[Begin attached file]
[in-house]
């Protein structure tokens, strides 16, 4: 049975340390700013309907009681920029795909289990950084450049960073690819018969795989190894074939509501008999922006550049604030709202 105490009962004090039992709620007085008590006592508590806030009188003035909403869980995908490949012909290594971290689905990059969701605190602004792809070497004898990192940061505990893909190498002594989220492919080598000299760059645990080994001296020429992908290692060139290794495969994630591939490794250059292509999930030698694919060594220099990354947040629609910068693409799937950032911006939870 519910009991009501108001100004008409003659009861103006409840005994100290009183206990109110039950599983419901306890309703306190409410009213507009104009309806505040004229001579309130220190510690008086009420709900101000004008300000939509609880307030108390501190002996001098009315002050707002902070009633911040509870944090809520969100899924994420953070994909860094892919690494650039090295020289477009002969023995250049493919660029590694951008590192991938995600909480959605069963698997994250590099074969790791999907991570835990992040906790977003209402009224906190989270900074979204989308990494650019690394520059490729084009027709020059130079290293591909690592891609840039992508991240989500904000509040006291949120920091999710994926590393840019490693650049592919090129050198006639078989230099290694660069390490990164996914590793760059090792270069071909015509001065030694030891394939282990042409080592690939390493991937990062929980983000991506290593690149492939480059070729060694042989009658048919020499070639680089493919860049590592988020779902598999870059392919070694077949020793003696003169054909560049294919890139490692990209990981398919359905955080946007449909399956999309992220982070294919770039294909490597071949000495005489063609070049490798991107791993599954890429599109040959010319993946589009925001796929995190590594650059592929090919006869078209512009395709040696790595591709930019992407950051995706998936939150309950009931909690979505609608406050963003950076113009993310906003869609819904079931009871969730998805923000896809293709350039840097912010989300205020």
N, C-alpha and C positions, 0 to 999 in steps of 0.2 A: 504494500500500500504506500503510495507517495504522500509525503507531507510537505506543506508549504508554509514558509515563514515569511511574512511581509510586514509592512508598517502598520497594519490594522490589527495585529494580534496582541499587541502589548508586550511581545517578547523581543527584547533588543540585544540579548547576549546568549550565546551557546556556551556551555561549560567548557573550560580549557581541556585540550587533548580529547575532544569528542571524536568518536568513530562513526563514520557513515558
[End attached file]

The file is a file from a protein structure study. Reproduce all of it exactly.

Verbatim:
[in-house]
């Protein structure tokens, strides 16, 4: 049975340390700013309907009681920029795909289990950084450049960073690819018969795989190894074939509501008999922006550049604030709202 105490009962004090039992709620007085008590006592508590806030009188003035909403869980995908490949012909290594971290689905990059969701605190602004792809070497004898990192940061505990893909190498002594989220492919080598000299760059645990080994001296020429992908290692060139290794495969994630591939490794250059292509999930030698694919060594220099990354947040629609910068693409799937950032911006939870 519910009991009501108001100004008409003659009861103006409840005994100290009183206990109110039950599983419901306890309703306190409410009213507009104009309806505040004229001579309130220190510690008086009420709900101000004008300000939509609880307030108390501190002996001098009315002050707002902070009633911040509870944090809520969100899924994420953070994909860094892919690494650039090295020289477009002969023995250049493919660029590694951008590192991938995600909480959605069963698997994250590099074969790791999907991570835990992040906790977003209402009224906190989270900074979204989308990494650019690394520059490729084009027709020059130079290293591909690592891609840039992508991240989500904000509040006291949120920091999710994926590393840019490693650049592919090129050198006639078989230099290694660069390490990164996914590793760059090792270069071909015509001065030694030891394939282990042409080592690939390493991937990062929980983000991506290593690149492939480059070729060694042989009658048919020499070639680089493919860049590592988020779902598999870059392919070694077949020793003696003169054909560049294919890139490692990209990981398919359905955080946007449909399956999309992220982070294919770039294909490597071949000495005489063609070049490798991107791993599954890429599109040959010319993946589009925001796929995190590594650059592929090919006869078209512009395709040696790595591709930019992407950051995706998936939150309950009931909690979505609608406050963003950076113009993310906003869609819904079931009871969730998805923000896809293709350039840097912010989300205020």
N, C-alpha and C positions, 0 to 999 in steps of 0.2 A: 504494500500500500504506500503510495507517495504522500509525503507531507510537505506543506508549504508554509514558509515563514515569511511574512511581509510586514509592512508598517502598520497594519490594522490589527495585529494580534496582541499587541502589548508586550511581545517578547523581543527584547533588543540585544540579548547576549546568549550565546551557546556556551556551555561549560567548557573550560580549557581541556585540550587533548580529547575532544569528542571524536568518536568513530562513526563514520557513515558